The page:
The Observer Effect

I enjoyed reading Ken Wilson’s chapter “Thinking about the ethics of fieldwork” in “Fieldwork in Developing Countries.” I want to focus on one sentence found on page 186 that says, “…people who are aware of being observed, tend to report or behave in a biased fashion, either willfully or subconsciously…if a researcher attempts to observe a work routine, for example, people will almost certainly alter it…” (p.186)

Forgive me while I nerd out on this for a minute. This happens to me sometimes and I can’t help it.

This “observer effect” has been the subject of speculation and debate in the field of theoretical and quantum physics for the last 80 years or so. But I think it has implications that go far beyond the theoretical realms and into the world of practical applications. The idea that the act of observation fundamentally changes the phenomenon that is being observed has dramatic and real world implications.

In some fields of study it is more obvious. In electronics the observer effect needs to be factored in when using ammeters and voltmeters to measure a current or voltage. By being connected to a system these meters can present an additional load that can in effect change the current and voltage. In thermodynamics for example, a thermometer must absorb some amount of thermal energy in order to measure temperature. By absorbing this energy they are in effect lowering the temperature of the body they are measuring. wheelereye

In quantum physics the observer effect is less intuitive because it is carried out in the dimension of the quantum universe (very very tiny). In order to measure the location or direction and momentum of an electron for example, that electron must be bombarded with a photon or another electron. The result of this collision is an observation and a quantified measurement which places that electron in time and space. But this bombardment fundamentally changes the nature of the electron which was moments before existing in a state of indeterminate potentialities and probability matrices(NERD!). Meaning that it didn’t really have a location in 3 dimensional space, but rather it had a probability of existing somewhere within our event horizon (all possibilities) until only through the act of observation does it find a real home in the space time continuum (the collapse of the wave function).

I know this stuff starts to sound outlandish and irrelevant pretty quickly, and it probably is. But hey this is MY blog and I am owning it! (How did I get myself into this verbal cul-de-sac anyway?)


In my opinion this lends credence to the “relativist” perspective that our individual realities, or the world as we see it and as we define in, are more a reflection of our frame of reference, or our methods of observation, and less a reflection of an underlying truth or fundamental characteristic of nature. John Archibald Wheeler (1911-2008), probably the preeminent thinker on this subject, articulated his view of with a graphic depicting the universe as a U-shape with the eye of the observer peering back at himself. Think about that for a second.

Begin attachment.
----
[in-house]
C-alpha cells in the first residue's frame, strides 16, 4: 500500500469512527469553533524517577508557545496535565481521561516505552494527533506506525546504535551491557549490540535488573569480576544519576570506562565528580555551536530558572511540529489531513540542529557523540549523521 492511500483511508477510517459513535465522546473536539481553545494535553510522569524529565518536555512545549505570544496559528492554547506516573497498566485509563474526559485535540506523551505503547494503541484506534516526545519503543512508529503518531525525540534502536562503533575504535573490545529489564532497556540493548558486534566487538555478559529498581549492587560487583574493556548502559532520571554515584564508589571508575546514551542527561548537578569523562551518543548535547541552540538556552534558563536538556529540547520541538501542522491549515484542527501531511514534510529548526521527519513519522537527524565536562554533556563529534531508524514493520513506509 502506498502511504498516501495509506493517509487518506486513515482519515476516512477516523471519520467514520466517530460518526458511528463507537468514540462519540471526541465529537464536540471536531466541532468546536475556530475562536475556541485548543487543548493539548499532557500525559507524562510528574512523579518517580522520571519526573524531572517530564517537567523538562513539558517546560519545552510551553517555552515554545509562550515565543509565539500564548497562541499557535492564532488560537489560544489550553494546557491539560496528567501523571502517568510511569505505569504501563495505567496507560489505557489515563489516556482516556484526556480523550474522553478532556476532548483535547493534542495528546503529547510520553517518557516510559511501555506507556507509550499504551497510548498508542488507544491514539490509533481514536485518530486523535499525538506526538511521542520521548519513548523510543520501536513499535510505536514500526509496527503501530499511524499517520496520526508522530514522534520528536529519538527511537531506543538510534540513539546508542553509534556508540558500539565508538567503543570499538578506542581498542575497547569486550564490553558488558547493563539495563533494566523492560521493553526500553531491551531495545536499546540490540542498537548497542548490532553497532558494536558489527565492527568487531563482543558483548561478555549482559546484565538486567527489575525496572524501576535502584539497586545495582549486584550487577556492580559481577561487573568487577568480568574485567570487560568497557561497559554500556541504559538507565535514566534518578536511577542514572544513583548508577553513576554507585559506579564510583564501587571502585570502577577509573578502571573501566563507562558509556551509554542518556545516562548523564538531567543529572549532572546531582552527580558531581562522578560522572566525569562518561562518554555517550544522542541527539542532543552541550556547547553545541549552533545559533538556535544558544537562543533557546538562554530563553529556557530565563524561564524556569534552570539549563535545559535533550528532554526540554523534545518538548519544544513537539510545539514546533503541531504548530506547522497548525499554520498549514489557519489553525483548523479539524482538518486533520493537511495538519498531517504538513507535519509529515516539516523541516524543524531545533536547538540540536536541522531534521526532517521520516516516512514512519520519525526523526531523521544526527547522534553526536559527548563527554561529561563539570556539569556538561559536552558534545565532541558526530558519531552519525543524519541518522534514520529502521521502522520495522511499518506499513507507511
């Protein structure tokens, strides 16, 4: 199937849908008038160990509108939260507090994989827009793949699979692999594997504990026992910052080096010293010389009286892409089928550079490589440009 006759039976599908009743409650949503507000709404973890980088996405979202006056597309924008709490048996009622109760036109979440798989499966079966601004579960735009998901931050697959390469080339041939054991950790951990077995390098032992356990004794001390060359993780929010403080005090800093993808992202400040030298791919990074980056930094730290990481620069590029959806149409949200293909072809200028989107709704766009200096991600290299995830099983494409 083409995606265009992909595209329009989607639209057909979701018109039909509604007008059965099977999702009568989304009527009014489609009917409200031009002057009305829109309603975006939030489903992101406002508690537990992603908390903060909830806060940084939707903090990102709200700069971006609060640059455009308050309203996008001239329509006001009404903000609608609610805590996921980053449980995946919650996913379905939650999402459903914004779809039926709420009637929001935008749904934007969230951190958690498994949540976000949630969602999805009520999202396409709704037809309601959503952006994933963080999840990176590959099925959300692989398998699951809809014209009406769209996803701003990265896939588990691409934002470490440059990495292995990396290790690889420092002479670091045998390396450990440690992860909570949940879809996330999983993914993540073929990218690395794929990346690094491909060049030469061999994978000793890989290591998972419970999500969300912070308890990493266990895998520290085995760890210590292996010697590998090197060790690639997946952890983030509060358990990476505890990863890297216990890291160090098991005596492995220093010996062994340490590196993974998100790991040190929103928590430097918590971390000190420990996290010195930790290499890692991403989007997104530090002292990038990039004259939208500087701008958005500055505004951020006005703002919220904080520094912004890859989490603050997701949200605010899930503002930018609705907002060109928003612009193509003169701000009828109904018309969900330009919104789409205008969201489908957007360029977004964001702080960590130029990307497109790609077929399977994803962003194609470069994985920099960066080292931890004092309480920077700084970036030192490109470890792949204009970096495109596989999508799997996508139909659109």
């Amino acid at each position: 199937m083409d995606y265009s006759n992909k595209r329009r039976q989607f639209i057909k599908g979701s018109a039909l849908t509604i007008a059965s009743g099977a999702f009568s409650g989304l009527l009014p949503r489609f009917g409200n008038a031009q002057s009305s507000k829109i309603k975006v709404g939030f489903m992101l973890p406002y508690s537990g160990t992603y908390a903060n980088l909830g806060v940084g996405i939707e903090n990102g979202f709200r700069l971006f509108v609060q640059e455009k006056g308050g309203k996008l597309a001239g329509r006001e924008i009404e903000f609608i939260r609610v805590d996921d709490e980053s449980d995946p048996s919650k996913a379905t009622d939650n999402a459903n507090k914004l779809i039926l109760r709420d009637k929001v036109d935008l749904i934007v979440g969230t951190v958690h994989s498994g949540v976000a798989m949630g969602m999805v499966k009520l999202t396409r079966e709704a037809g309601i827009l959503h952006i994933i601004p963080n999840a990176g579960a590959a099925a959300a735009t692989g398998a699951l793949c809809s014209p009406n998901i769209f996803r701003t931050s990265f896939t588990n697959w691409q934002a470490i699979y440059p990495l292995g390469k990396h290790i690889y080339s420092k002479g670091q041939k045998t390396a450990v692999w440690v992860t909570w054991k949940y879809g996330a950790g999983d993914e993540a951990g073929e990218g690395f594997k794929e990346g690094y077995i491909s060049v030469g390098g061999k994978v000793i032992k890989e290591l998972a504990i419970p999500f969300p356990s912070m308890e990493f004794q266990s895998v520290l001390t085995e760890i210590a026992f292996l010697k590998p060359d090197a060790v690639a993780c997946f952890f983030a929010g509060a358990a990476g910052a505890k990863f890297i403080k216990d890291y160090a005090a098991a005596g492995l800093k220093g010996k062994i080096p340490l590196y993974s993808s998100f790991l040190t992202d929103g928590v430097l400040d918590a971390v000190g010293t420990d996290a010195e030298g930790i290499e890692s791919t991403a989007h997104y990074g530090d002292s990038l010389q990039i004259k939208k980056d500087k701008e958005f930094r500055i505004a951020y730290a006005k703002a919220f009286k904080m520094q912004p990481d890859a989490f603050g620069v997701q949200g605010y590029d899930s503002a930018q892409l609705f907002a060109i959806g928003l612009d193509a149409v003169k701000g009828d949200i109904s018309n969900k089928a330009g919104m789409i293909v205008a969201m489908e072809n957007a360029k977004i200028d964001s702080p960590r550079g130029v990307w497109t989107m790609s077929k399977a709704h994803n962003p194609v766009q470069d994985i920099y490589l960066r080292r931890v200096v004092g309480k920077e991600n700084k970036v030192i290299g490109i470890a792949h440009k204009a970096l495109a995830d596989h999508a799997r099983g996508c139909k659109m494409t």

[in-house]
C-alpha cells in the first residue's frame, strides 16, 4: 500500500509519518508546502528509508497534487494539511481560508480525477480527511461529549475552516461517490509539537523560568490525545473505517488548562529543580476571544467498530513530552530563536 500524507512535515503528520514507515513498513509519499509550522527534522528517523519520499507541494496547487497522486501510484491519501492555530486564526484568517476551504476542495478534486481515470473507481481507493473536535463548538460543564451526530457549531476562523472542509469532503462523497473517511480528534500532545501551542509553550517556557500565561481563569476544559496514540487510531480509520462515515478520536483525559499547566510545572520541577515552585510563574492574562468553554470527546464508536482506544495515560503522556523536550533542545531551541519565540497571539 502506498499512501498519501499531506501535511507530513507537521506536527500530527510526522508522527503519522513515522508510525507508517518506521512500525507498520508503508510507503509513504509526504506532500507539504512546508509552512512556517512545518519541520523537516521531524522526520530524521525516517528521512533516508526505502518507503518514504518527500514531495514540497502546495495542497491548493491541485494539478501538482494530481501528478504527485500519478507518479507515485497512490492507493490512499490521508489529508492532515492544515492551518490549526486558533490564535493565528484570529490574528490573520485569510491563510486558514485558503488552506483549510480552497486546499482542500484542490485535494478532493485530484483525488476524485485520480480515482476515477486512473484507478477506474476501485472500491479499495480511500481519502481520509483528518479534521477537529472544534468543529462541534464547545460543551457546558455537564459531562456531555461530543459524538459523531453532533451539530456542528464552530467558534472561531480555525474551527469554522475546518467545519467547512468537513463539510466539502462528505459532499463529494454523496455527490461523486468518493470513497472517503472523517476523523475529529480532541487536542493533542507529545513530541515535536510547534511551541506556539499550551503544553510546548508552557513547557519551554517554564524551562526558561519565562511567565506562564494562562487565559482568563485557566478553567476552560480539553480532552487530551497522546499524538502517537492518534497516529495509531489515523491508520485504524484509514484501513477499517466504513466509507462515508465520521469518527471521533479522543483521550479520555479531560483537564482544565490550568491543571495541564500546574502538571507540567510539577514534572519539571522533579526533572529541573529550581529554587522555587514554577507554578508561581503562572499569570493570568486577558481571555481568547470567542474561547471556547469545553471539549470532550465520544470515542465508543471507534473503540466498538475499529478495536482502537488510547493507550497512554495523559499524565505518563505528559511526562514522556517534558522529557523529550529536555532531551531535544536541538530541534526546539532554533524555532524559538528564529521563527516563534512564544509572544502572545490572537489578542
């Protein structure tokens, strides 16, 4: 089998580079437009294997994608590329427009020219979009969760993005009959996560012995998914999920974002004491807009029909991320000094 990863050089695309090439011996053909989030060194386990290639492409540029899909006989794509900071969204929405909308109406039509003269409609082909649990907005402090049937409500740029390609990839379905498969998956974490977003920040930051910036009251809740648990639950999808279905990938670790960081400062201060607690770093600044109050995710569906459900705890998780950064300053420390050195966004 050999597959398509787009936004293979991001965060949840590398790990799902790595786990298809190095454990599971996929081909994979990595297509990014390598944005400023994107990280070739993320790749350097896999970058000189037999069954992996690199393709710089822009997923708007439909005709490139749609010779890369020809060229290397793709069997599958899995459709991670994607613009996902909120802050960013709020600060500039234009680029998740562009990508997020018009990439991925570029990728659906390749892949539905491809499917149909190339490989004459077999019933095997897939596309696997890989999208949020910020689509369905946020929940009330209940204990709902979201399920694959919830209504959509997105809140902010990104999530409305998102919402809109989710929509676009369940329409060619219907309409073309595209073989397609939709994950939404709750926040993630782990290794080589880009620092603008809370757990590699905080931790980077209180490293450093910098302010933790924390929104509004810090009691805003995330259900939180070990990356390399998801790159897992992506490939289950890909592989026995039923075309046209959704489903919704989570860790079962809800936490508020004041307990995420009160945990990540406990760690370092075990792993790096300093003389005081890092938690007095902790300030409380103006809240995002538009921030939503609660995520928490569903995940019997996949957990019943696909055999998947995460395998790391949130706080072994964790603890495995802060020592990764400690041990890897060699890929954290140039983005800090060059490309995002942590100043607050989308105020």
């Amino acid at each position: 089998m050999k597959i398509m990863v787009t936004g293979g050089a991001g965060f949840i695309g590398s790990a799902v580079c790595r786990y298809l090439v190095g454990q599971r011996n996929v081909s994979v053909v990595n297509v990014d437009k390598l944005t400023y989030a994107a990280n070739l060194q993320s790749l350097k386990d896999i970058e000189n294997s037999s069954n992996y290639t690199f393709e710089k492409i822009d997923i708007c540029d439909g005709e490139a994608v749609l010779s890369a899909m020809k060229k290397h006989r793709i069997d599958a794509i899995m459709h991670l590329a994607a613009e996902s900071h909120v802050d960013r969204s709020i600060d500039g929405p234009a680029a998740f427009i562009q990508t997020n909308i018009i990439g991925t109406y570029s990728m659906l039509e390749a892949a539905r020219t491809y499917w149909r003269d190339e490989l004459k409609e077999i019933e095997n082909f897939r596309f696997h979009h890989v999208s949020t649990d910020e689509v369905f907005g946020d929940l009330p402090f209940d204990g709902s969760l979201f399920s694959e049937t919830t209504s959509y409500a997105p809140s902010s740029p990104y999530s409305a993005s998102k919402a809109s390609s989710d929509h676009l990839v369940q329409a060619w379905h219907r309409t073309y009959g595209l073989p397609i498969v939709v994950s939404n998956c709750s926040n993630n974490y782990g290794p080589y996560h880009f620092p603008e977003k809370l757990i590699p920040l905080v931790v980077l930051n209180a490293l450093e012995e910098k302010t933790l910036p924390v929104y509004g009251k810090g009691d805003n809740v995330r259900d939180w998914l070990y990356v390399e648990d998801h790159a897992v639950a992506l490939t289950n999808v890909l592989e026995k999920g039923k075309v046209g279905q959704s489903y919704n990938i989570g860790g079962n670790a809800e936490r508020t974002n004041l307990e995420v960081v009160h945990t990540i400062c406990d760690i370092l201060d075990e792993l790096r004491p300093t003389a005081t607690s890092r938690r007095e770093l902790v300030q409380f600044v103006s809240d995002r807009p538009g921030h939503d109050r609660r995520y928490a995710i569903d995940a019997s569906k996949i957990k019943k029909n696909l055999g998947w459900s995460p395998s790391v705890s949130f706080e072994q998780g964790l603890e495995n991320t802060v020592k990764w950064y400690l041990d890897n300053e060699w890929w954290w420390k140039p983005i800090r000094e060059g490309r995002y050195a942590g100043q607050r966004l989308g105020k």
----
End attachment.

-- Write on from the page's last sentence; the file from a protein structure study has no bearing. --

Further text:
As my friend Adam Schumaker would say, Booya!!!

Although this all sounds really abstract, this phenomenon is fundamental in sculpting our understanding of the universe and therefore must be considered as a fundamental component when we design our data collection methodologies. Understanding (or at the very least carefully considering) the observer effect is crucial, whether our subject is a cauldron of super heated ammonia, a computer circuit board, or household energy budgets in Guatemalan highlands (my work this summer).

I propose a caveat: the burden of reporting unbiased and truthful representations of reality may be somewhat lessened when our goal is not purely finding a scientific or academic truth, but rather is to elicit a behavioral change or otherwise bring about some specific project objective such as the uptake of an improved cooking technology or the installation of a water pump. E.g. the burden of truth is lessened when we are doing a project rather than academic research. Because if if we state our projects objectives and intentions clearly from the beginning then the frame of reference from which we are operating is clearly defined and the results are tangible and can be evaluated in their proper context.

I’m rounding third base now, headin’ home…

The observer effect may be one of the most difficult biases that are brought into a fieldwork operation by the researcher. However it certainly is not the only one. Wilson goes on to discuss several other common pitfall that project designers can fall into. In fact, the whole scientific process from start to finish is full of ethical land mines to the extent that being inadvertently unethical may be inevitable and I expect that at some point every researcher will make an ethical mistake. The extent to which this mistake can be forgiven depends not only on the gravity of the resultant consequences, but also on the depths to which the researcher attempted to hold themselves to high moral and ethical standards.

Phew… that felt good…

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